Brett Tomlinson’s very good and very appreciated article addressing renaming campus buildings and landmarks (“The New Look of Legacy,” December issue) has a side effect that I want to illuminate very briefly here.
The profound importance of Mellody Hobson ’91’s gift that led to Hobson College is not in question. It is also important to remember — or discover — that Wilson College in the ’70s featured leadership in student life by both Black faculty and Black students. Under leadership by these individuals, then called college masters and student chairpersons, Wilson College led many aspects of diversity and inclusion in student life, specifically as a vibrant alternative to the eating clubs and to what otherwise by default would be considered the general population residing on campus in conditions suspected to have been exclusive. Wilson College’s cultivated diversity and influence on students was outsized to its own population in both supportive and competitive ways, and it included important contact with the predominantly Black Witherspoon neighborhood as well, in town-gown relations across the street from campus.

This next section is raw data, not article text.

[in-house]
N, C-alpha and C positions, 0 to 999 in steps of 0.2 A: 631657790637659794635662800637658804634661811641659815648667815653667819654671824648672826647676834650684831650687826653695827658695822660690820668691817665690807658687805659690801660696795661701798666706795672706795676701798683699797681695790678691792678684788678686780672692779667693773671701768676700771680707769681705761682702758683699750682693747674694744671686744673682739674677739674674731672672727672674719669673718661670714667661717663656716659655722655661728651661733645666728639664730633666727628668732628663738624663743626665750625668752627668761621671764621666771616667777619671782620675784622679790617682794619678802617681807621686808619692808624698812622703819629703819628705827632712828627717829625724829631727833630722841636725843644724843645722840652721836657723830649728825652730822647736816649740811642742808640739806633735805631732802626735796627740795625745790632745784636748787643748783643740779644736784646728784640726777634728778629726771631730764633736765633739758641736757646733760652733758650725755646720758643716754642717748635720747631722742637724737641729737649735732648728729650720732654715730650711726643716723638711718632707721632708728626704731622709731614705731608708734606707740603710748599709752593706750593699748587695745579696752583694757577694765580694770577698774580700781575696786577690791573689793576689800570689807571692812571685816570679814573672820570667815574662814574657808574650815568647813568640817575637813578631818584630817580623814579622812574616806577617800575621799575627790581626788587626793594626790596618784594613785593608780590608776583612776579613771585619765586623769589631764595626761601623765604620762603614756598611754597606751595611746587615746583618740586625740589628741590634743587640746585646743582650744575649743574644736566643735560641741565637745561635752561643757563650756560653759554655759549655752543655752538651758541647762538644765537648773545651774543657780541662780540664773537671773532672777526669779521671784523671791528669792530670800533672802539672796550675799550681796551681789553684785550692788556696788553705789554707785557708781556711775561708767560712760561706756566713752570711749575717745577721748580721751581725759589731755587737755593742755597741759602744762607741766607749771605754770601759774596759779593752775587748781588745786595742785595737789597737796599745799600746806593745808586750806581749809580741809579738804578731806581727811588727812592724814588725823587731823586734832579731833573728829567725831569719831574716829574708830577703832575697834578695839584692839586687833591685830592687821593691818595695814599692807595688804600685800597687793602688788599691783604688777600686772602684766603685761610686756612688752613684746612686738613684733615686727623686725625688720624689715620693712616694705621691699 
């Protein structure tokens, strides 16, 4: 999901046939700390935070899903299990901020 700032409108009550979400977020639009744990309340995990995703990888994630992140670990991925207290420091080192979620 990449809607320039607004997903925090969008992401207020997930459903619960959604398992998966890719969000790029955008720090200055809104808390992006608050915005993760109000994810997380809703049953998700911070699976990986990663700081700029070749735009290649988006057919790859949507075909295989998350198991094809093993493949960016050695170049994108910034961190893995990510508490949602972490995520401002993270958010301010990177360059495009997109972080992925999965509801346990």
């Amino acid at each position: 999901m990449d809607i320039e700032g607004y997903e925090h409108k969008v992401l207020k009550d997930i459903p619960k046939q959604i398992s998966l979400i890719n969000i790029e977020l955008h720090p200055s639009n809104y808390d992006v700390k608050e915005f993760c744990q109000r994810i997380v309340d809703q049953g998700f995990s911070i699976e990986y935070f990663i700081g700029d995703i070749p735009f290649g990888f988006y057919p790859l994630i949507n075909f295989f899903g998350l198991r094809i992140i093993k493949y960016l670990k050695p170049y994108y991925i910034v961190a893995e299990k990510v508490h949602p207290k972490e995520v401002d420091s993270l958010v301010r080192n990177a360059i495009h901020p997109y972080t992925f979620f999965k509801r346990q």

The Hobson gift did not invalidate the importance that some of our past also belongs in the future. While we hail the tangible progress of ethical goal-seeking, let’s not inadvertently throw the baby out with the bathwater. People who lived in Wilson College in the ’70s were already actively changing what the name meant in real life. That, not generic political correctness, is the context of Wilson College’s history and therefore the legacy of Hobson College as well.